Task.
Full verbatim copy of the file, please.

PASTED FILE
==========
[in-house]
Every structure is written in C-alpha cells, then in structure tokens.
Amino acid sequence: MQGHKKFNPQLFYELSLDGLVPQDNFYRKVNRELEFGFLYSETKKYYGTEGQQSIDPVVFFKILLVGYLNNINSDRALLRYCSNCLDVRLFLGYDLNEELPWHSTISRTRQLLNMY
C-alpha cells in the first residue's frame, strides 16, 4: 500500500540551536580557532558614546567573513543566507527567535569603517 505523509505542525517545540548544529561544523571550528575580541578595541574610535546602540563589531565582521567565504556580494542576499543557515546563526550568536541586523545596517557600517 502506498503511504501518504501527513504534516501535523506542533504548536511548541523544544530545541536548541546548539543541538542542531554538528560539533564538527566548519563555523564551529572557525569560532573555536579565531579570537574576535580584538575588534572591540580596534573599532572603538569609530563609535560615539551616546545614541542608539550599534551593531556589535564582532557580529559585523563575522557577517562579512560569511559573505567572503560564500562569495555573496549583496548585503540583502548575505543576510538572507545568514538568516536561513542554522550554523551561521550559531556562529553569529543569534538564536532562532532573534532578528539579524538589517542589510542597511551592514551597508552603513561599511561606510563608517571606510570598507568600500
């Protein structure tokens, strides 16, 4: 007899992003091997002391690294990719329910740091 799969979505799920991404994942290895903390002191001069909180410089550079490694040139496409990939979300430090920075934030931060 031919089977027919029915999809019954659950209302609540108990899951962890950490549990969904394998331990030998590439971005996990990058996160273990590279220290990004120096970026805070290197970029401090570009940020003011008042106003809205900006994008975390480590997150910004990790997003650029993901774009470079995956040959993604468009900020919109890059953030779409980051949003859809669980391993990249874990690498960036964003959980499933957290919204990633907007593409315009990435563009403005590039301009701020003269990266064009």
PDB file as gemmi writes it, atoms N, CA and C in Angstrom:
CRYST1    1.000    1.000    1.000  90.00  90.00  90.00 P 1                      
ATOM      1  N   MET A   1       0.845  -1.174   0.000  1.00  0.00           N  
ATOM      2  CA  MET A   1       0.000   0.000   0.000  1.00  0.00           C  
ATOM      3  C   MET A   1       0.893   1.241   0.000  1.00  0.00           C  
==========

[in-house]
Every structure is written in C-alpha cells, then in structure tokens.
Amino acid sequence: MQGHKKFNPQLFYELSLDGLVPQDNFYRKVNRELEFGFLYSETKKYYGTEGQQSIDPVVFFKILLVGYLNNINSDRALLRYCSNCLDVRLFLGYDLNEELPWHSTISRTRQLLNMY
C-alpha cells in the first residue's frame, strides 16, 4: 500500500540551536580557532558614546567573513543566507527567535569603517 505523509505542525517545540548544529561544523571550528575580541578595541574610535546602540563589531565582521567565504556580494542576499543557515546563526550568536541586523545596517557600517 502506498503511504501518504501527513504534516501535523506542533504548536511548541523544544530545541536548541546548539543541538542542531554538528560539533564538527566548519563555523564551529572557525569560532573555536579565531579570537574576535580584538575588534572591540580596534573599532572603538569609530563609535560615539551616546545614541542608539550599534551593531556589535564582532557580529559585523563575522557577517562579512560569511559573505567572503560564500562569495555573496549583496548585503540583502548575505543576510538572507545568514538568516536561513542554522550554523551561521550559531556562529553569529543569534538564536532562532532573534532578528539579524538589517542589510542597511551592514551597508552603513561599511561606510563608517571606510570598507568600500
């Protein structure tokens, strides 16, 4: 007899992003091997002391690294990719329910740091 799969979505799920991404994942290895903390002191001069909180410089550079490694040139496409990939979300430090920075934030931060 031919089977027919029915999809019954659950209302609540108990899951962890950490549990969904394998331990030998590439971005996990990058996160273990590279220290990004120096970026805070290197970029401090570009940020003011008042106003809205900006994008975390480590997150910004990790997003650029993901774009470079995956040959993604468009900020919109890059953030779409980051949003859809669980391993990249874990690498960036964003959980499933957290919204990633907007593409315009990435563009403005590039301009701020003269990266064009």
PDB file as gemmi writes it, atoms N, CA and C in Angstrom:
CRYST1    1.000    1.000    1.000  90.00  90.00  90.00 P 1                      
ATOM      1  N   MET A   1       0.845  -1.174   0.000  1.00  0.00           N  
ATOM      2  CA  MET A   1       0.000   0.000   0.000  1.00  0.00           C  
ATOM      3  C   MET A   1       0.893   1.241   0.000  1.00  0.00           C  